If I see bees "fanning" at the entrance, is that a sign the queen is still OK?

    or any signs I can look for....

  13. #33

    Default

    Looks great.
    Fanning is a good sign.

    The other thing you could do is set out an open feeder for pollen substitute.
    This is what I use in my yard (I actually started doing this for the first time when I brought home my bee log that I posted pics of earlier.)

    Here's the setup:
    http://i76.photobucket.com/albums/j3...er92008068.jpg
    http://i76.photobucket.com/albums/j3...er92008056.jpg

    I have a recipe for pollen patties that I found on the internet and that's what I use for the basis of my open feeding recipe. Here's how I make it in when I put it out in the bucket. (soybean flower and brewers yeast can be found at most health food stores - call first!)
    Sift all together through a traditional sifter:
    2 cups soybean flower
    1 cup brewers yeast
    1 teaspoon Vitamin C powder
    1/2 teaspoon salt

    Then put it in the bucket. The "half lid" (or 1/3 lid, depending on how you cut it) is pretty important or the bees will blow the pollen substitute right out the front door when flying in and out.
    I bring mine in at night and put it out in the day because otherwise my dogs will get into it and eat it. BUT, if you were going to leave it out, I'd make sure it is tilted such that rain wouldn't get in (or even fashion some kind of a "visor/overhang" to keep rain out.

    Also, you may need to initially bait it with a little honey (not much - 1 tablespoon max). Once the bees have clued in to it, they'll look at it every morning to see if the pollen has magically reappeared.

    Do not put this directly in front of the hive. Put it at least 25 or 50 feet away. (If you attract other bees to the feeder, you do not want to be directing them to the log.) You can have it as close to the house as you'd like, as the bees will be very gentle at the feeder. Maybe put it somewhere you can see it out the window. Another way to help them find it is to buy some flowers and put them next to it. (in my second shot you can see an orange and a white mum next to the bucket.)

    Have fun!
    Erin Forbes, EAS Master Beekeeper
    overlandhoney.com

  14. #34
    Join Date
    Nov 2008
    Location
    Asheville, NC
    Posts
    264

    Default

    If they are taking Pollen, that means the queen is good? Sorry for all the dumb questions......

    Tree guy = Bee guy in training

  15. #35

    Default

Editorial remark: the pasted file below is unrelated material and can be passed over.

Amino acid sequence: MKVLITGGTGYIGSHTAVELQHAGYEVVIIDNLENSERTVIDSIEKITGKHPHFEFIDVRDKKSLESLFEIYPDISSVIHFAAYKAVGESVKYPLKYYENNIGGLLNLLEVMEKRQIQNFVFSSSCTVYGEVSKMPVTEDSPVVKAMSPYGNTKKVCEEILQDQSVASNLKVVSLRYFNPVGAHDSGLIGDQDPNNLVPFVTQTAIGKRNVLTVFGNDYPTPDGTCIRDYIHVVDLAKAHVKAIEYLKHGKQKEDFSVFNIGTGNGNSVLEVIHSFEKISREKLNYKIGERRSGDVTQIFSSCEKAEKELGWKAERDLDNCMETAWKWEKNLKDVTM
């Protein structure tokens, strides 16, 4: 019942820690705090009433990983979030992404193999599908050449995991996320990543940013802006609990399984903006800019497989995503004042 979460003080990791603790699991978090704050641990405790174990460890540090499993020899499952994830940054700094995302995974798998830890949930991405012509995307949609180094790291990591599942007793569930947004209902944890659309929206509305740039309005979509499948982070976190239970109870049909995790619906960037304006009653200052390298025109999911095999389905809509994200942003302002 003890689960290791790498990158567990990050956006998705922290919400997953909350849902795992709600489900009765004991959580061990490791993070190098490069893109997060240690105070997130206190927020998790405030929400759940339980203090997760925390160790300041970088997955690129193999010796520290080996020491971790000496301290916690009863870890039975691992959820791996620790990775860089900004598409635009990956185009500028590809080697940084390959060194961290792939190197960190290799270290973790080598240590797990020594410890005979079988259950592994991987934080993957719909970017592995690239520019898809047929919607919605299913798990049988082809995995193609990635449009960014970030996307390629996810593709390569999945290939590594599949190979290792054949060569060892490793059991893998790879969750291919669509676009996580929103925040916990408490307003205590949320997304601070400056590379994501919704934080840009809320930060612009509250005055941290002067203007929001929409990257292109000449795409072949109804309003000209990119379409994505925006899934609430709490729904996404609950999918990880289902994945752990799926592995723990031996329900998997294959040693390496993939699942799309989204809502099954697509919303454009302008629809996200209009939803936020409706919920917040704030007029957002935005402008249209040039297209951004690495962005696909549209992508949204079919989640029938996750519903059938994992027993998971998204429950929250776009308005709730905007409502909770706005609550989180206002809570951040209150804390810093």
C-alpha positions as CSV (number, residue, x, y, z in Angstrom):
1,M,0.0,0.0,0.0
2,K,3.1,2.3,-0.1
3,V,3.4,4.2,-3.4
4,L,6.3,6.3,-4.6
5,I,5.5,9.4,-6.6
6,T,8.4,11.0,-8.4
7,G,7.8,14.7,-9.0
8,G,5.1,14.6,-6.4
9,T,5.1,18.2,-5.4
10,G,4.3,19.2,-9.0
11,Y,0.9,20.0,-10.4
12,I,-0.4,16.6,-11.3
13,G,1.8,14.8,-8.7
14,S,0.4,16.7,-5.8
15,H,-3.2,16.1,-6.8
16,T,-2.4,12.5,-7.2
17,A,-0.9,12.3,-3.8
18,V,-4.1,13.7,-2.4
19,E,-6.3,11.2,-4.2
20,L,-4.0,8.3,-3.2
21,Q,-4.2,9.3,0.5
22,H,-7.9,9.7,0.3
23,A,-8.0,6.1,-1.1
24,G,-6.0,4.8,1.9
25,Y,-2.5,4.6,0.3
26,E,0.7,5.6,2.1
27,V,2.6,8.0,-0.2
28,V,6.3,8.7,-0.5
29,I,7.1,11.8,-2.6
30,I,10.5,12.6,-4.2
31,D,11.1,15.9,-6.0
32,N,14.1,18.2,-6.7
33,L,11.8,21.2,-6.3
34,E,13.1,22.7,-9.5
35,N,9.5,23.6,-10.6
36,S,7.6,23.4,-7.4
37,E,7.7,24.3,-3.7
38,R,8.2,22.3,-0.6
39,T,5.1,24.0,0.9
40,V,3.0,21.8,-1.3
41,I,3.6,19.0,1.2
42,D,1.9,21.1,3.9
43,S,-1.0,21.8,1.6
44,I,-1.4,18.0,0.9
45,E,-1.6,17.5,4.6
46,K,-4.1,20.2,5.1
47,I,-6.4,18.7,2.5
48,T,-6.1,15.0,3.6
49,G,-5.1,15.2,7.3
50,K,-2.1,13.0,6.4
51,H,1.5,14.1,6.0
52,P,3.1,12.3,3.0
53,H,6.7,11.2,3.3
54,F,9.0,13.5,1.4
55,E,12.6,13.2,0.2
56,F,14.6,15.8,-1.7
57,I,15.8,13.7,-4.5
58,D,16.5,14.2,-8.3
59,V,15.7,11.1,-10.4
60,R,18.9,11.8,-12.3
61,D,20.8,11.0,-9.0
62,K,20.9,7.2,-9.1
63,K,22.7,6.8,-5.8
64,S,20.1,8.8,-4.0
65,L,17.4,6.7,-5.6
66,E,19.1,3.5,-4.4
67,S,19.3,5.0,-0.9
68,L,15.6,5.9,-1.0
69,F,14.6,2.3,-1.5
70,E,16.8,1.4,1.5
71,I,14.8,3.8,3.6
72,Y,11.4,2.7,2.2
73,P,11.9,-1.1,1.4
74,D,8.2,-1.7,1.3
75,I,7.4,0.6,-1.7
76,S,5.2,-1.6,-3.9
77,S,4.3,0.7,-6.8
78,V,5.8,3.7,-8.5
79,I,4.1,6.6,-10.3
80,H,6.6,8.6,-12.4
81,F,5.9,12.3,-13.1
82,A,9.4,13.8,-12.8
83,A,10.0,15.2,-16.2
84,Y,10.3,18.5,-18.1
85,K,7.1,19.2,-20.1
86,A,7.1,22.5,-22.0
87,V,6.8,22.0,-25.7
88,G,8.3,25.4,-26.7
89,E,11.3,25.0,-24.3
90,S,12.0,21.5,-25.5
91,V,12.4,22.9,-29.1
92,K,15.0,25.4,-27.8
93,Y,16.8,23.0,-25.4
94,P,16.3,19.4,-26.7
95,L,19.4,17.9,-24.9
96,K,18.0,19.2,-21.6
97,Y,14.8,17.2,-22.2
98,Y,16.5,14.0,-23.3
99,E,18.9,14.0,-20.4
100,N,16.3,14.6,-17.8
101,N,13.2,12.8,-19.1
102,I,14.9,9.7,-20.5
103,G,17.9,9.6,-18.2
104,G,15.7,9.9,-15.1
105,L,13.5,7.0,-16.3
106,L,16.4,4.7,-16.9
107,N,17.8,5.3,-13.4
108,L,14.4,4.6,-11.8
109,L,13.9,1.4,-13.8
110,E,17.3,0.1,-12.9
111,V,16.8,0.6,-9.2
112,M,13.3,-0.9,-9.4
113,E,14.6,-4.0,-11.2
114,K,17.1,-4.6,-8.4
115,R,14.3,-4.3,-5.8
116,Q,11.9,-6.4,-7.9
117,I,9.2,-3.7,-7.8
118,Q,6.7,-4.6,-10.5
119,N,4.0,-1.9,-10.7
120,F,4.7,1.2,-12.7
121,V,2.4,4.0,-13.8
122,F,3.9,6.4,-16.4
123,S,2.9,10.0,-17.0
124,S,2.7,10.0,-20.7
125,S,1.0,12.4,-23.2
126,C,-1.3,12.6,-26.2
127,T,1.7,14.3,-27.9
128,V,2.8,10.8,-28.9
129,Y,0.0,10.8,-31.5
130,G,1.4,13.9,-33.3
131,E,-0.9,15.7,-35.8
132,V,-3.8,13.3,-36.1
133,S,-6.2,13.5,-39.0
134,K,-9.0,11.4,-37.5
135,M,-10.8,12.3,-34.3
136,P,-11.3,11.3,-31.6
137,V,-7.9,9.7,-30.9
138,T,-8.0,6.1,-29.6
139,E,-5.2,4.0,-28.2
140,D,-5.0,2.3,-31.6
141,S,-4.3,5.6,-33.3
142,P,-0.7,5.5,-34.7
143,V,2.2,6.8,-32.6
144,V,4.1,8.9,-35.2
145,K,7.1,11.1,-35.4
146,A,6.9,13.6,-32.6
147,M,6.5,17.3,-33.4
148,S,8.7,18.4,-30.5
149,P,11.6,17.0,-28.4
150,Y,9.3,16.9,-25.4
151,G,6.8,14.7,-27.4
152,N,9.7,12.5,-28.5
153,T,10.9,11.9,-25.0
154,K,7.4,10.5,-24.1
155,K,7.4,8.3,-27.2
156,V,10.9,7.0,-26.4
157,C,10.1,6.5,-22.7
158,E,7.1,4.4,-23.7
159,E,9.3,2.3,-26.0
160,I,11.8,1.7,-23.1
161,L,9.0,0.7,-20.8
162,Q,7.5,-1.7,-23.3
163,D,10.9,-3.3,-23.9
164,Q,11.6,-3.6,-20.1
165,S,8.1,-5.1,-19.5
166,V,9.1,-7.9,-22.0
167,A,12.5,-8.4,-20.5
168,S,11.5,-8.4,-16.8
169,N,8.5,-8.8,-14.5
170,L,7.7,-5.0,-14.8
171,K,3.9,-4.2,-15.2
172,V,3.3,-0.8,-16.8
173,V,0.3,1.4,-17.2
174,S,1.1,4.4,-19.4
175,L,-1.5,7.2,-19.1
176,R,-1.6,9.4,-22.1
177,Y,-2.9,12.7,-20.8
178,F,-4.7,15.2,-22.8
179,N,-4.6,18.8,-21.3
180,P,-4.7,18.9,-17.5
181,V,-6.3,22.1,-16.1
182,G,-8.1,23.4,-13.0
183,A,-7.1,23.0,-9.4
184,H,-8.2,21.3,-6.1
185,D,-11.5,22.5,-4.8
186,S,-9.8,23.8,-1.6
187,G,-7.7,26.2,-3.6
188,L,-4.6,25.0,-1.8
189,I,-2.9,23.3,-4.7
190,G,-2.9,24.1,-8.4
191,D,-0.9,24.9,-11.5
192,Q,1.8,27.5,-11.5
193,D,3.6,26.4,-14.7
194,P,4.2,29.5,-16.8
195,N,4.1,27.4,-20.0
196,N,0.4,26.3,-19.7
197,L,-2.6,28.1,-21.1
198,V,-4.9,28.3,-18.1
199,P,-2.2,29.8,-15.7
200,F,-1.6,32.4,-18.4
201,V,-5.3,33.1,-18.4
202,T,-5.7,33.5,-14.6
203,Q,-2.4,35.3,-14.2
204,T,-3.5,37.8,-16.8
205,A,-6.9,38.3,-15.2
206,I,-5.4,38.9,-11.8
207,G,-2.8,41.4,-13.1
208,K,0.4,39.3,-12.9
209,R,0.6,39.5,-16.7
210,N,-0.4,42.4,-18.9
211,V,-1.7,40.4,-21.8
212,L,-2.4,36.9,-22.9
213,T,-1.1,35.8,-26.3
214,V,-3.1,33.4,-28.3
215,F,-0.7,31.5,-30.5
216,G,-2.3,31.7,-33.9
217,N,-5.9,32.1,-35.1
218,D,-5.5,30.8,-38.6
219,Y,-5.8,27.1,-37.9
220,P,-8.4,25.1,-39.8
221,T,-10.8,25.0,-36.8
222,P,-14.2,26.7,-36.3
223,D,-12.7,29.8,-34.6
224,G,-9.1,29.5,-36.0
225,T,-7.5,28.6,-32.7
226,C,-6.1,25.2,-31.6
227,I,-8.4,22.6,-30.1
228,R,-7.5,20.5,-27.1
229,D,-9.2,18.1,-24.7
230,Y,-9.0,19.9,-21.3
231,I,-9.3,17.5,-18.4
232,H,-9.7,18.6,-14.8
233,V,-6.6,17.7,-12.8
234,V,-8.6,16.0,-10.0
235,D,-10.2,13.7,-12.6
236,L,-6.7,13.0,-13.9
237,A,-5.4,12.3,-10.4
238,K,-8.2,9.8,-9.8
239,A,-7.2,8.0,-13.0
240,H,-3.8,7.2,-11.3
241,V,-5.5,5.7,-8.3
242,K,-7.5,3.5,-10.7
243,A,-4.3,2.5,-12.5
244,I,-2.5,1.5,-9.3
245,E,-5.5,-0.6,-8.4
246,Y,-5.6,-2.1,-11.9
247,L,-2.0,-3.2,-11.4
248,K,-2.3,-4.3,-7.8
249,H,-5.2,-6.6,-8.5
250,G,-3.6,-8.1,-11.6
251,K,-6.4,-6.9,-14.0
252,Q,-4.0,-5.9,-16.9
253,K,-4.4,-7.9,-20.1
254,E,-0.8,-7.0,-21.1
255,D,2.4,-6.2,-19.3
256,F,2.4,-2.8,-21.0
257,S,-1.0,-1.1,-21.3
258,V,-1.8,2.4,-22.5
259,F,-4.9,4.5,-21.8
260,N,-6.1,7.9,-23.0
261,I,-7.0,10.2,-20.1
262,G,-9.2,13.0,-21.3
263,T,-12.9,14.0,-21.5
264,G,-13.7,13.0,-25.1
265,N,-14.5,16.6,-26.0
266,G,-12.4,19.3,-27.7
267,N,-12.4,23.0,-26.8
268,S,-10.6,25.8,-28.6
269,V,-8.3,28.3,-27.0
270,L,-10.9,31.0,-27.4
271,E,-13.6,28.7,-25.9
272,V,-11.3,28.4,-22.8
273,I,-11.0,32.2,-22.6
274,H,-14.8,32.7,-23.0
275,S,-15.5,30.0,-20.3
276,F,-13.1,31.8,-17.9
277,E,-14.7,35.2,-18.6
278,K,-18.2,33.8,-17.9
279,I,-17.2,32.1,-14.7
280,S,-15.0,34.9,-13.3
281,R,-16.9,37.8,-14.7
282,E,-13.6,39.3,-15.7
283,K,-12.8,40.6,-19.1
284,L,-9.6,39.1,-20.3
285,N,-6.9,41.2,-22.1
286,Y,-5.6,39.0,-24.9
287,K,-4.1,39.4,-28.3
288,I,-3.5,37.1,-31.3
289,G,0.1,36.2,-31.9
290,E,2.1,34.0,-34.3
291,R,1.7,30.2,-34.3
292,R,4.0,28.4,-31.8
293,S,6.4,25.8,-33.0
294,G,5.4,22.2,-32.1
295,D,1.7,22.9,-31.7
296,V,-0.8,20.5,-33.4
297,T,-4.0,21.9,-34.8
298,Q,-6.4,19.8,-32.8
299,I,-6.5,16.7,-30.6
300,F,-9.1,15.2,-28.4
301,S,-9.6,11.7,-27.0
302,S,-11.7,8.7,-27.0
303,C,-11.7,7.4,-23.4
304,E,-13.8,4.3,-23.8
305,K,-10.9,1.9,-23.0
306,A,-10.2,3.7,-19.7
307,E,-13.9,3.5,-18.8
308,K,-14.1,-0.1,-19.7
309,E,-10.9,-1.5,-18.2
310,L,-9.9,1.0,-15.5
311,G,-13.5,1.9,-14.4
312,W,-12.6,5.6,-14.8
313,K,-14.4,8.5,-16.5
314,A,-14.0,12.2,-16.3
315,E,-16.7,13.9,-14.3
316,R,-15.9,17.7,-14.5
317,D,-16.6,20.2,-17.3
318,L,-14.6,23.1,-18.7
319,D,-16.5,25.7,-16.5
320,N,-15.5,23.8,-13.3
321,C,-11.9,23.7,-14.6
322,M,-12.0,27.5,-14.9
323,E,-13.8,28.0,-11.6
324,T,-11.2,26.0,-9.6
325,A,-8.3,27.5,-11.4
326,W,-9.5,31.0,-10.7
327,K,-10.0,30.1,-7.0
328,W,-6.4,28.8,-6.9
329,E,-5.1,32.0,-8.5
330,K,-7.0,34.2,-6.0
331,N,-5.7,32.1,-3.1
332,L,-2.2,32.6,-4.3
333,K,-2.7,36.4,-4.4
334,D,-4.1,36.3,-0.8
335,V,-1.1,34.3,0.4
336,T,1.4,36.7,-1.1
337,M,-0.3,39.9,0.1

Yes - They need pollen to rear brood. Bees "eat" pollen and turn it into royal jelly - then feed royal jelly to larvae.
    Queen = eggs = larvae = need pollen
    Erin Forbes, EAS Master Beekeeper
    overlandhoney.com

  16. #36
    Join Date
    Nov 2008
    Location
    Asheville, NC
    Posts
    264

    Default

    Why the vitamen c powder?

  17. #37

    Default

    Real pollen contains lots of vitamins. Vitamin C powder is also a preservative.
    (real answer is that it was part of the original recipe and the bees seem to like it. If you can't get it, just go for the brewers yeast and soy flour - those are the real protein sources)

    Also, is that a second feeder that you have outside the box in your second photo?
    If yes, remove it. If you have wild bees in the area that will invite them to rob at the log. That's why the feeder is in the box - so other bees can't rob.
    Erin Forbes, EAS Master Beekeeper
    overlandhoney.com

  18. #38
    Join Date
    Nov 2008
    Location
    Asheville, NC
    Posts
    264

    Default

    it was a second feeder, and I did remove it. They did not seem to be interested in it anyway.

    I found a ladie with a bunch of equipment....but it needs a lot of work. I may get it and try to repair before spring...what should I offer for it?

  19. #39
    Join Date
    Feb 2008
    Location
    Powhatan, VA
    Posts
    98

    Default

    Quote Originally Posted by Maine_Beekeeper View Post
    Looks great.

    Then put it in the bucket. The "half lid" (or 1/3 lid, depending on how you cut it) is pretty important or the bees will blow the pollen substitute right out the front door when flying in and out.
    I bring mine in at night and put it out in the day because otherwise my dogs will get into it and eat it. BUT, if you were going to leave it out, I'd make sure it is tilted such that rain wouldn't get in (or even fashion some kind of a "visor/overhang" to keep rain out.
    Would you use BeeMax powder that I use to make pollen patties?

  20. #40
    Join Date
    Nov 2008
    Location
    Asheville, NC
    Posts
    264

    Default

    a friend of mine who used to keep bees has old pollen in his refrigerator....maybe 4 yrs? Could you feed this to a hive?

Bookmarks

Posting Permissions

  • You may not post new threads
  • You may not post replies
  • You may not post attachments
  • You may not edit your posts
  •  
Ads